The great Spanish director Luis Buñuel directed some 20 films whilst living in Mexico between 1946 and 1965, the most enduring of which is Los Olvidados, a stunning portrait of slum kids in post-World War II Mexico City. Succinctly described by the critic J Hoberman as the "original Third World horror movie", it's a powerfully unsentimental and morally ambiguous work, which focusses on the intertwined destinies of two particular juvenile delinquents, the swaggering Jaibo (Roberto Cobo) and his younger, weaker compatriot Pedro (Alfonso Mejía).
Bunuel once said that, "I should like to make even the most ordinary spectator feel that he is not living in the best of all possible worlds", and the filmmaker swiftly establishes the living nightmare inhabited by the characters in Los Olvidados. Having tormented blind musician Don Carmelo (Miguel Inclan), the gang leader Jaibo batters to death the teenage informant whose testimony sent him to reform school. Pedro, who witnesses the murder, attempts to keep out of trouble, but Jaibo follows him to work and to his home, where he seduces the boy's mother. And even in his dreams, Pedro can't escape the killer.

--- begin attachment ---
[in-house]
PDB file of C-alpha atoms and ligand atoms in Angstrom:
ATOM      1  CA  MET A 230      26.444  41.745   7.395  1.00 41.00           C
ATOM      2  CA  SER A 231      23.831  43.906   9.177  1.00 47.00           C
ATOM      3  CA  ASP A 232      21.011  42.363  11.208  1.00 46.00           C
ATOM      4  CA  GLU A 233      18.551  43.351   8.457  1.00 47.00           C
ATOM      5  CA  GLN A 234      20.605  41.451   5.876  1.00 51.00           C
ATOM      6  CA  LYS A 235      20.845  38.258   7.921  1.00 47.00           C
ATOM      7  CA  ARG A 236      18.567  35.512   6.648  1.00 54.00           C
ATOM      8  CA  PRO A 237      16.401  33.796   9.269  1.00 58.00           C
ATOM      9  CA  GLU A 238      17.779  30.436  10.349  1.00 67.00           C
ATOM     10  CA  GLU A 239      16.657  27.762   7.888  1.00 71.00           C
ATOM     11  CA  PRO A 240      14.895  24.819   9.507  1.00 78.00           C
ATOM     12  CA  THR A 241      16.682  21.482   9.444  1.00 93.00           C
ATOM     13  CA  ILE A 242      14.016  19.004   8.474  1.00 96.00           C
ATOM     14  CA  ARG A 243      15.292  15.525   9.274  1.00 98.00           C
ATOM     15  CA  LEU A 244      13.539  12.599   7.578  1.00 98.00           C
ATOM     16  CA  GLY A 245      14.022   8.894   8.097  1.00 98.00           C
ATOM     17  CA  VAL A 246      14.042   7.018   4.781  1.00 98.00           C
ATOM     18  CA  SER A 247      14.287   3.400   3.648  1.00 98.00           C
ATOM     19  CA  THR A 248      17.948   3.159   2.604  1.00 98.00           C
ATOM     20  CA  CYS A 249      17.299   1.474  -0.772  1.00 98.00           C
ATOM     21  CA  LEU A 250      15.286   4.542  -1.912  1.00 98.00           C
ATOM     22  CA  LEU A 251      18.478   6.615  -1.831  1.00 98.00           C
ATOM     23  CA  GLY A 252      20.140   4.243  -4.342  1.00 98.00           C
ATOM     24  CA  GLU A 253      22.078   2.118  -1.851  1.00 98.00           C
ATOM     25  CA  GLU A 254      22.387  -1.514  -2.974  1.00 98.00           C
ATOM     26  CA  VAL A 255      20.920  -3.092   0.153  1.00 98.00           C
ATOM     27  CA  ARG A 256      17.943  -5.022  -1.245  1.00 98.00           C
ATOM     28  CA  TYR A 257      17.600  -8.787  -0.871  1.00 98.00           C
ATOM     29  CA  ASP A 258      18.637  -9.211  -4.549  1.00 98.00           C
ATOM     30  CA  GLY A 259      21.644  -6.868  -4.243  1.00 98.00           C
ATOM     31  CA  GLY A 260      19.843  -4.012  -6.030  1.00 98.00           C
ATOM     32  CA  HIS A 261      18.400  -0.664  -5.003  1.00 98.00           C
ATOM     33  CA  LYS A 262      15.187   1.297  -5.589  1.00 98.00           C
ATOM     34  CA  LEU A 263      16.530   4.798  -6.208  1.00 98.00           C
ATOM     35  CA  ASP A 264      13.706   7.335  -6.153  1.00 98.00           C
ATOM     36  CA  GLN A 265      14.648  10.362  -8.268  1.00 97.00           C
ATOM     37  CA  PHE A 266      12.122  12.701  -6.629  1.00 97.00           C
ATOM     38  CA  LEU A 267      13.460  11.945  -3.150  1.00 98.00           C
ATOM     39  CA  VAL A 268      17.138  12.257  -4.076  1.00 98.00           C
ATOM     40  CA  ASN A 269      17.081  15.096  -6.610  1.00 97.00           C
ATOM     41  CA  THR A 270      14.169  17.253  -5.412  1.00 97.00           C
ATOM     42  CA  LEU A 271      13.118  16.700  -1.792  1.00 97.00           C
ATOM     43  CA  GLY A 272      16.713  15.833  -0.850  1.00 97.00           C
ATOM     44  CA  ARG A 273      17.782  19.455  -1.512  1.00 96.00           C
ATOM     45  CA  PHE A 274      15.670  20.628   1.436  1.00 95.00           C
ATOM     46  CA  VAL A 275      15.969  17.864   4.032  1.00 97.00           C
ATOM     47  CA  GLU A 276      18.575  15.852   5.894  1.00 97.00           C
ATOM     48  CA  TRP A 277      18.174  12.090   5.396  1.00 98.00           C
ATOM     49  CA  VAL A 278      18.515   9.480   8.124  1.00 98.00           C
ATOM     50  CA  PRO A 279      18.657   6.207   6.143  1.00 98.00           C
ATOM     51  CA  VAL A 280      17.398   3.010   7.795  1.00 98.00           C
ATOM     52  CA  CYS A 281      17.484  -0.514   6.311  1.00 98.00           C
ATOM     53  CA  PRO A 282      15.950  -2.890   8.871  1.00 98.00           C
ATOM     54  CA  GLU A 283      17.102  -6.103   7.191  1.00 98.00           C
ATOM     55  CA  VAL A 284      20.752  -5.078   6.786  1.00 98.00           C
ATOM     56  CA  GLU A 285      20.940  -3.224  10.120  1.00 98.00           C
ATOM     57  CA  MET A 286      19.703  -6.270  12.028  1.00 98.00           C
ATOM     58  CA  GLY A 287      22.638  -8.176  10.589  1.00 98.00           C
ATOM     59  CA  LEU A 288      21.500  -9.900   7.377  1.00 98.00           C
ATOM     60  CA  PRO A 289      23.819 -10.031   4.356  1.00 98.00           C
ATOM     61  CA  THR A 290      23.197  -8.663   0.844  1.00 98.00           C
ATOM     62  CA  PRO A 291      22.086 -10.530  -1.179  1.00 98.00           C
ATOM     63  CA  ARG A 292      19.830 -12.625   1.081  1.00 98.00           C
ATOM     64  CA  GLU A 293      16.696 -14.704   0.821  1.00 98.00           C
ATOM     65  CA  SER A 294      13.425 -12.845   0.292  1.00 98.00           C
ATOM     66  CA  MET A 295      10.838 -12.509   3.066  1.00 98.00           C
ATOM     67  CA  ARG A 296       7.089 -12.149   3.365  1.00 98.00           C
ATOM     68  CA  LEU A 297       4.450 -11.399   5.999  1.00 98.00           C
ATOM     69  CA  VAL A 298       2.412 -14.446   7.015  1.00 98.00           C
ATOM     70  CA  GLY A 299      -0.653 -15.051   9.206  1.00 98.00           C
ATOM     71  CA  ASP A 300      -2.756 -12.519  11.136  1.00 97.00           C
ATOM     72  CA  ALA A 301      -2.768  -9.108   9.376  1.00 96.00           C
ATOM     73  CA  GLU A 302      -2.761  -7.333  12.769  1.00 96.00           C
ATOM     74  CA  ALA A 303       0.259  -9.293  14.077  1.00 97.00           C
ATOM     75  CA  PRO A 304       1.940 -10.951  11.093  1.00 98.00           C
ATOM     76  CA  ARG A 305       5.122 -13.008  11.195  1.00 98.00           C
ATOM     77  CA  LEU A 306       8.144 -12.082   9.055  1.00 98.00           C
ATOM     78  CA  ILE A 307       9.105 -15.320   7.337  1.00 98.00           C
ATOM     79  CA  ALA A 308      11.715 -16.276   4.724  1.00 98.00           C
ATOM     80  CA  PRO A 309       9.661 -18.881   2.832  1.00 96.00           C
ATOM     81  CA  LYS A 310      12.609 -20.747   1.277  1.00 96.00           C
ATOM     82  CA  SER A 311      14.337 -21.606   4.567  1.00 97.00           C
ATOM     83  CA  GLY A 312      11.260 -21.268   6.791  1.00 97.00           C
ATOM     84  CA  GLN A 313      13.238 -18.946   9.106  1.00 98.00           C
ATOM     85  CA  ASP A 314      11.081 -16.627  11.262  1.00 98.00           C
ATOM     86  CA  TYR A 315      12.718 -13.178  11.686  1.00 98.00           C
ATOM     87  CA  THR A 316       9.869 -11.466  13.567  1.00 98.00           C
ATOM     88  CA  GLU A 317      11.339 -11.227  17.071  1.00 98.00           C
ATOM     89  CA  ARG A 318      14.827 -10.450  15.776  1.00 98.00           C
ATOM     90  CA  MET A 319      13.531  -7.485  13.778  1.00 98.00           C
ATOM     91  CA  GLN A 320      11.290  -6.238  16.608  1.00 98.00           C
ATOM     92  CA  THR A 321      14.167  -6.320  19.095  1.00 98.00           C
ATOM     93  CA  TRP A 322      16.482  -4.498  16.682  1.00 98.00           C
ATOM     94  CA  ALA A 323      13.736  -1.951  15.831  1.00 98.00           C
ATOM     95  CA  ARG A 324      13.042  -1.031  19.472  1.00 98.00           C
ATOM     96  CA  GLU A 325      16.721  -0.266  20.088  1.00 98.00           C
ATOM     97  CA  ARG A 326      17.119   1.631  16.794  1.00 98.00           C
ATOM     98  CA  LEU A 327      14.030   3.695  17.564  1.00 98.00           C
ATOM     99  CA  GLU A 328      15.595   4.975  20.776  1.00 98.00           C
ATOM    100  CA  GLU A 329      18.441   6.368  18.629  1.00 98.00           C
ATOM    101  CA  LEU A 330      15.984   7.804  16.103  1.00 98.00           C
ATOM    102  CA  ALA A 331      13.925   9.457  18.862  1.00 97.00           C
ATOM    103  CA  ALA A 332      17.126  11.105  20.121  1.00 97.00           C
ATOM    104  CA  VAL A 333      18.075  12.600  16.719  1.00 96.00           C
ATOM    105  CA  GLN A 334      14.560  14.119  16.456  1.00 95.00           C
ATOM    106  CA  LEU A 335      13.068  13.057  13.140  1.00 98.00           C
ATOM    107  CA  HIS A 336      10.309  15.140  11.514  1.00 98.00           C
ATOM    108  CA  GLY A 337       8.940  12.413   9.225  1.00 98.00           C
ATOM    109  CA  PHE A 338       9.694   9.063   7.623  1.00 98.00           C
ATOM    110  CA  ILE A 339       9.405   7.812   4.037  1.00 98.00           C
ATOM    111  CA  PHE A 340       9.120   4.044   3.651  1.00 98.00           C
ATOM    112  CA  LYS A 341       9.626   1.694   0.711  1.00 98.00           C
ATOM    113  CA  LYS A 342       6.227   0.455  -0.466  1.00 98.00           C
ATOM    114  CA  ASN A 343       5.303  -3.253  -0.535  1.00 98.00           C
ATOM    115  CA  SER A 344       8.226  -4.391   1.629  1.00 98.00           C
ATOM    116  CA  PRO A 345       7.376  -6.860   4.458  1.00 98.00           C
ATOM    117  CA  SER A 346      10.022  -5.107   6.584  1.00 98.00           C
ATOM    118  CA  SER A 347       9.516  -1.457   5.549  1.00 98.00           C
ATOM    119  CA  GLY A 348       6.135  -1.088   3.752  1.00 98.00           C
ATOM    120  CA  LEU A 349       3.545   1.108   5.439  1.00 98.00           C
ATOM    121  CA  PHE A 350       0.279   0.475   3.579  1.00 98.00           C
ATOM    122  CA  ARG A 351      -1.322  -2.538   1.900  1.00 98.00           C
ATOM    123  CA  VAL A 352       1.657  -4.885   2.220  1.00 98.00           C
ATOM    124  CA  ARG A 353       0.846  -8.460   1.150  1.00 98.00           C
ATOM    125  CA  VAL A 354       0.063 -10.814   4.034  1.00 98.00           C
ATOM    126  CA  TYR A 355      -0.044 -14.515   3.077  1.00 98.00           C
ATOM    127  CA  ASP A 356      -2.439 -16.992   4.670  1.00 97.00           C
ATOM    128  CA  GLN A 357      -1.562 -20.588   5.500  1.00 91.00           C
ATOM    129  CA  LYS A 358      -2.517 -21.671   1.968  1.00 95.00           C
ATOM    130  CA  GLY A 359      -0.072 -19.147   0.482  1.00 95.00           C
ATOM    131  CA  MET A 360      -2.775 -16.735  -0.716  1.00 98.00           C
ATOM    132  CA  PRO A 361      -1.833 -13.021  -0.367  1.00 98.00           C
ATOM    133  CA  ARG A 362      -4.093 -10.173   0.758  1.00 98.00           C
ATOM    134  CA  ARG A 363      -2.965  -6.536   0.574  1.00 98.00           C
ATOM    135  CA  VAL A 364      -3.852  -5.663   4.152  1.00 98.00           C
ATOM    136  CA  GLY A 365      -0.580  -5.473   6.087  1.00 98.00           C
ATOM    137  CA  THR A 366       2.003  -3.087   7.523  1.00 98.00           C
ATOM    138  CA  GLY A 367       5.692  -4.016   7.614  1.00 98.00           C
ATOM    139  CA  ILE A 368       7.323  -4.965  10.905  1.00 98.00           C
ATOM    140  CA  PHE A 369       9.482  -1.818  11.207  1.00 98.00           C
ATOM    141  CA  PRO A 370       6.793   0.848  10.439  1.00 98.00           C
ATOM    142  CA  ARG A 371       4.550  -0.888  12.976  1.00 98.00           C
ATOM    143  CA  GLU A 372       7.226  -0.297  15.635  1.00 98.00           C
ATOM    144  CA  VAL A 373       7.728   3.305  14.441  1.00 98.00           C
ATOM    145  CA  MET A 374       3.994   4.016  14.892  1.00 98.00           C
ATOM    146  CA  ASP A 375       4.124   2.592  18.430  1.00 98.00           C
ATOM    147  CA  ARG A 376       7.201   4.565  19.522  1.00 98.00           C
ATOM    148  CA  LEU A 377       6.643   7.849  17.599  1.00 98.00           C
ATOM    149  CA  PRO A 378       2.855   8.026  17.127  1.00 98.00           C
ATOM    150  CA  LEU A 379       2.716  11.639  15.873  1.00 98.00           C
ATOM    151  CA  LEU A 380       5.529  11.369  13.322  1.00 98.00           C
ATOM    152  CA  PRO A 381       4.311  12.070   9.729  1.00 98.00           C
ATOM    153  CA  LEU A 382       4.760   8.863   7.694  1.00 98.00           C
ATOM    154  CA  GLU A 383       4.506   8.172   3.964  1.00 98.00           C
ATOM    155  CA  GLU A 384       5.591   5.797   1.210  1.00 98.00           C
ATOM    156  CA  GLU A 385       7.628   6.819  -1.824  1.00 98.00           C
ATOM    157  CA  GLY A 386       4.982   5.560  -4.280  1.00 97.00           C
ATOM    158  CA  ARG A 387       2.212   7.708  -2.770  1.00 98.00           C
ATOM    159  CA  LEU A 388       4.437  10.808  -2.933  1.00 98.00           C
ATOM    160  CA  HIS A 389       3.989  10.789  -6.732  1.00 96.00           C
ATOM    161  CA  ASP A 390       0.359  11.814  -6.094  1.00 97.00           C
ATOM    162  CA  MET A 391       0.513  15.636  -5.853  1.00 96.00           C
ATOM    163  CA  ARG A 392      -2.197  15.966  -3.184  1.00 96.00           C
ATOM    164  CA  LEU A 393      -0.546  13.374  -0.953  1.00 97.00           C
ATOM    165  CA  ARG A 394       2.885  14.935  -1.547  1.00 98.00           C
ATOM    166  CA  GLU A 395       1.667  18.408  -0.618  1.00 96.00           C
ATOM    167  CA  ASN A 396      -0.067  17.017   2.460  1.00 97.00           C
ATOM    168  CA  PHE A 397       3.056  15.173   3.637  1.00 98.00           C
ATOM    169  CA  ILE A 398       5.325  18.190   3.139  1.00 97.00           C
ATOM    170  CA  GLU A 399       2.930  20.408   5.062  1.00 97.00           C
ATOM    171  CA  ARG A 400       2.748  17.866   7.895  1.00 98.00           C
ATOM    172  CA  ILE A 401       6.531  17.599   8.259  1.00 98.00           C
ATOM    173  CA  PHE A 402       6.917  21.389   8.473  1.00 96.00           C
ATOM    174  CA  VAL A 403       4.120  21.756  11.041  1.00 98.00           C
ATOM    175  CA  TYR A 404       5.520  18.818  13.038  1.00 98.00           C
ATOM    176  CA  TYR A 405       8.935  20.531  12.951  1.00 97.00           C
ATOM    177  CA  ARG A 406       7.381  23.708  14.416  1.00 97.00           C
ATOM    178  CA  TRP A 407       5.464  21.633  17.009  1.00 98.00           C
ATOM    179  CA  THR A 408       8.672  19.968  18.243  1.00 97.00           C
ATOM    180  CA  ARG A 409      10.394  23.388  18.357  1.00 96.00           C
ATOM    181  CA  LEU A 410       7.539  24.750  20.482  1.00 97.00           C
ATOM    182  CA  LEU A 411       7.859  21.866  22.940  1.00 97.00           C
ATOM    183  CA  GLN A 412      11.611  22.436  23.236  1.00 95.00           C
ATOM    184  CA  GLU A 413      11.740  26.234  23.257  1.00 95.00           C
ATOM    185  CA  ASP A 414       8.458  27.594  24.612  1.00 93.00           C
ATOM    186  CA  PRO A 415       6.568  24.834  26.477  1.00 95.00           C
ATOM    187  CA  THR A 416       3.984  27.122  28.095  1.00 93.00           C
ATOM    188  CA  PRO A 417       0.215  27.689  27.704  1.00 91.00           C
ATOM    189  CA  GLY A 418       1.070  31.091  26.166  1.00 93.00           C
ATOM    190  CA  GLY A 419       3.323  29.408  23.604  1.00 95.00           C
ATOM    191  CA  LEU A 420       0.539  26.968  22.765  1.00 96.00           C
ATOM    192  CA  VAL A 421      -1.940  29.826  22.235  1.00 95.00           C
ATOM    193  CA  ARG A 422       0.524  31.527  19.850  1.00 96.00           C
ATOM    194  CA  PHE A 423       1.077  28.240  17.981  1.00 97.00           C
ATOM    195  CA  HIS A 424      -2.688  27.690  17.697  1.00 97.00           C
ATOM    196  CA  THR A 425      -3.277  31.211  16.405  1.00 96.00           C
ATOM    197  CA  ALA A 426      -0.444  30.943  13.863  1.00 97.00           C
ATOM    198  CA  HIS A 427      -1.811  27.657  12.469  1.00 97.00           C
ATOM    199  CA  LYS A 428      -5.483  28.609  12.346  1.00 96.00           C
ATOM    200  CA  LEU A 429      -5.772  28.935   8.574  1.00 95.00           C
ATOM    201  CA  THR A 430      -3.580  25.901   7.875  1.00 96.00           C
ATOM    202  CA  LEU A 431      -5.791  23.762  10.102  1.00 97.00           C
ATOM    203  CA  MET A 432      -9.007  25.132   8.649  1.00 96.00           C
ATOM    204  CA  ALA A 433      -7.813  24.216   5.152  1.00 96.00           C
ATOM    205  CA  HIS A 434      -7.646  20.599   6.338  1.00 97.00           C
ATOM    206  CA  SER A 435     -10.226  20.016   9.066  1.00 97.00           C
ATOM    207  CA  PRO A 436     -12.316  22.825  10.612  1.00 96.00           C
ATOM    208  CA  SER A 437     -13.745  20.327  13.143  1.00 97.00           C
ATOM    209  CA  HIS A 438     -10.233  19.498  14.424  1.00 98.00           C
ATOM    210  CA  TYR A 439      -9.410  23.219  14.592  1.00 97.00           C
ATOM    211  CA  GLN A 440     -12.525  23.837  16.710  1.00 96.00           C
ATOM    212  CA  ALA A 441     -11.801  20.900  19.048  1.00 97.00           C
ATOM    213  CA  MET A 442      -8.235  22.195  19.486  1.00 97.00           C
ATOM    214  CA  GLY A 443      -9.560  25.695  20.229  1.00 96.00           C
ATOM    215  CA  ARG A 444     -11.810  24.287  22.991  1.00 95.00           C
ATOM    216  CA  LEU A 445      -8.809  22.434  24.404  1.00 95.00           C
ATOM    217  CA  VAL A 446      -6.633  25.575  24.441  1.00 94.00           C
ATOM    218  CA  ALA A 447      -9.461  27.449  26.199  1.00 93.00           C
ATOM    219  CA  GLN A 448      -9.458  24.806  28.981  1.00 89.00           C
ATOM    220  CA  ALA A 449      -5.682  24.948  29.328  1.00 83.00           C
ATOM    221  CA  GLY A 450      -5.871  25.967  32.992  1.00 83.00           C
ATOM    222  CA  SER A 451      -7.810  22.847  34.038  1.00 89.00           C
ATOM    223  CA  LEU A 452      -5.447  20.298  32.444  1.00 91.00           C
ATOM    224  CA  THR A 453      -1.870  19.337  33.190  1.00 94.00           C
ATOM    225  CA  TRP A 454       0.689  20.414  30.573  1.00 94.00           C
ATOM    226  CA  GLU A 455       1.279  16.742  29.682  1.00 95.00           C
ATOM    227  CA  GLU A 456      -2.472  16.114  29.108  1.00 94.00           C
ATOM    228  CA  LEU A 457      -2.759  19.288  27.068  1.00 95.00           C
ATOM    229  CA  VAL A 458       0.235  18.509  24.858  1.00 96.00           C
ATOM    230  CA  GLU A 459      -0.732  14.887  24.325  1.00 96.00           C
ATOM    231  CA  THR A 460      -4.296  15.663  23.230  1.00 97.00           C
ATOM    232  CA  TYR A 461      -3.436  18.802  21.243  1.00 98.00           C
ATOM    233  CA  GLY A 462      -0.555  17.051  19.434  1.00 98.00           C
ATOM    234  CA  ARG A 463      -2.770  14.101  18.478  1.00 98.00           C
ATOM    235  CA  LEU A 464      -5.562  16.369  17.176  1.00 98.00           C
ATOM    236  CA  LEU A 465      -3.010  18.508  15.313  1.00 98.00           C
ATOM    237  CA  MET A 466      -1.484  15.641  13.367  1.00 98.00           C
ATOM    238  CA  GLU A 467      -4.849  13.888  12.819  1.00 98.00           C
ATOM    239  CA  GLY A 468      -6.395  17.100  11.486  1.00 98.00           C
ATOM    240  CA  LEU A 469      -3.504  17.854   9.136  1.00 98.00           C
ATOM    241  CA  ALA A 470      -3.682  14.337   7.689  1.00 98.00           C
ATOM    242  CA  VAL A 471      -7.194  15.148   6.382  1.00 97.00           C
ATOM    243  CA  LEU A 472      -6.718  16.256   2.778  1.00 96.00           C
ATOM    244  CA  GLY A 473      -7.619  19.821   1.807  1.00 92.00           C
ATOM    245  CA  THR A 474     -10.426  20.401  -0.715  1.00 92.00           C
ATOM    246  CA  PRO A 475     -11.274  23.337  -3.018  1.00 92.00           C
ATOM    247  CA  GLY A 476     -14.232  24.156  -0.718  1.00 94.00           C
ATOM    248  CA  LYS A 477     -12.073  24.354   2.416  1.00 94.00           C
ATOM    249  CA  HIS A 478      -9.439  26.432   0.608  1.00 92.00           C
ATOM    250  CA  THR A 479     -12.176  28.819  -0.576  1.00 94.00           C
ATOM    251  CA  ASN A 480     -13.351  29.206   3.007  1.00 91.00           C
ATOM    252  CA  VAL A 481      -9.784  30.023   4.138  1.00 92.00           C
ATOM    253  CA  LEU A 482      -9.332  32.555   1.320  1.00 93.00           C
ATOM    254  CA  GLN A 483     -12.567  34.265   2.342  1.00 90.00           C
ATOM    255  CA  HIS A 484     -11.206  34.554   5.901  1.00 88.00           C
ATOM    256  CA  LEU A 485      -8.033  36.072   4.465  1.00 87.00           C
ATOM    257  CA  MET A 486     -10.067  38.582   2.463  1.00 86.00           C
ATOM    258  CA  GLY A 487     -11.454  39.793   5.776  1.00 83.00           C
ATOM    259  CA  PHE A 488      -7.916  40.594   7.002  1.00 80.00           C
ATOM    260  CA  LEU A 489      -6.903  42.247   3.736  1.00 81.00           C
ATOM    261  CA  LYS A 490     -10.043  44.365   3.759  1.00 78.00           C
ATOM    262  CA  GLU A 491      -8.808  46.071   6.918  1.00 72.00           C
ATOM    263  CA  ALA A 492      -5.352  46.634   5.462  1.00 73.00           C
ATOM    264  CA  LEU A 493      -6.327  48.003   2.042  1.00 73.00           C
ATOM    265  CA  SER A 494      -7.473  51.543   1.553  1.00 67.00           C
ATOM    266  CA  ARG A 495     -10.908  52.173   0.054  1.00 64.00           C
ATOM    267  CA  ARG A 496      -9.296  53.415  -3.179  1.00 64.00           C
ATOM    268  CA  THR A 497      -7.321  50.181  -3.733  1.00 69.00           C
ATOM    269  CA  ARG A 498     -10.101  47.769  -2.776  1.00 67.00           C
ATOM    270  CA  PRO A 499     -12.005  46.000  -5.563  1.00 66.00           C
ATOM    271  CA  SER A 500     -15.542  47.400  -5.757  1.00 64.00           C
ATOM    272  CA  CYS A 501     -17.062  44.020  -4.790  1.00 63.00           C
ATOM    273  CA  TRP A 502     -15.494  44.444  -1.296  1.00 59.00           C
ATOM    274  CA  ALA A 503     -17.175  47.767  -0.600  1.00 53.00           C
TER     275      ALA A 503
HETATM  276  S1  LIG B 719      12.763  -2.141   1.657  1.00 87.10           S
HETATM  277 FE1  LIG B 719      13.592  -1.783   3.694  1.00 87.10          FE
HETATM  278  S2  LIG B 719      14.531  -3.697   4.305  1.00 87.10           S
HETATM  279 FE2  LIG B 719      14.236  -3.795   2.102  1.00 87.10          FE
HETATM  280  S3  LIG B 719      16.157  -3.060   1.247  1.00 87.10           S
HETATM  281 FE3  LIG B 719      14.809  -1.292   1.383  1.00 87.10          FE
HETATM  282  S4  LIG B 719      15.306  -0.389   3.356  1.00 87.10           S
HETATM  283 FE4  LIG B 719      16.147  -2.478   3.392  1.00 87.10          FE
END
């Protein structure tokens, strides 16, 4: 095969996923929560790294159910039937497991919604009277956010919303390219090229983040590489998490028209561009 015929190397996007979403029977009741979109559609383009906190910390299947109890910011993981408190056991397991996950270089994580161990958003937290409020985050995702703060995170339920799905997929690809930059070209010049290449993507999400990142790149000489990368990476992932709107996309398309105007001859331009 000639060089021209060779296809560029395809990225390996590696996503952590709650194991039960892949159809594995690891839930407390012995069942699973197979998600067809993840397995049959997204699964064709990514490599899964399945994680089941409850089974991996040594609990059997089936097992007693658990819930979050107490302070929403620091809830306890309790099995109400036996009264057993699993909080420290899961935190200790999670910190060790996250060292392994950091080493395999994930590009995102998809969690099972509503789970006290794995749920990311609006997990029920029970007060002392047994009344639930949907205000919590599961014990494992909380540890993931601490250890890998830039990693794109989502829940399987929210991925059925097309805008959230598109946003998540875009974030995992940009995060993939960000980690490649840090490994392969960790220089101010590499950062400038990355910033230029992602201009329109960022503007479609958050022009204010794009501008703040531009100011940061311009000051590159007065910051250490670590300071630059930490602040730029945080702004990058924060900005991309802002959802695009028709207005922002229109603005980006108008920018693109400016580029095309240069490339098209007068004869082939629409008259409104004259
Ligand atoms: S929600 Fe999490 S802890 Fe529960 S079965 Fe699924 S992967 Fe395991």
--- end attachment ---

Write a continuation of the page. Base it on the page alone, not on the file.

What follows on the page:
The monochrome Los Olvidados, whose title translates as "the forgotten ones", is crammed with Buñuelian motifs and obsessions - the sightless, the crippled, roosters and chickens. Crucially, it's devoid of sentimentality: the poor do not suffer nobly, the disabled are not saints, and human beings are reduced to the level of animals. Victims find somebody else beneath them on the food-chain to bully. It's a hugely influential film, foreshadowing the likes of A Clockwork Orange and Kids, and its matter-of-fact brilliance continues to astonish.
Los Olvidados is released in UK cinemas on Friday 16th February 2007.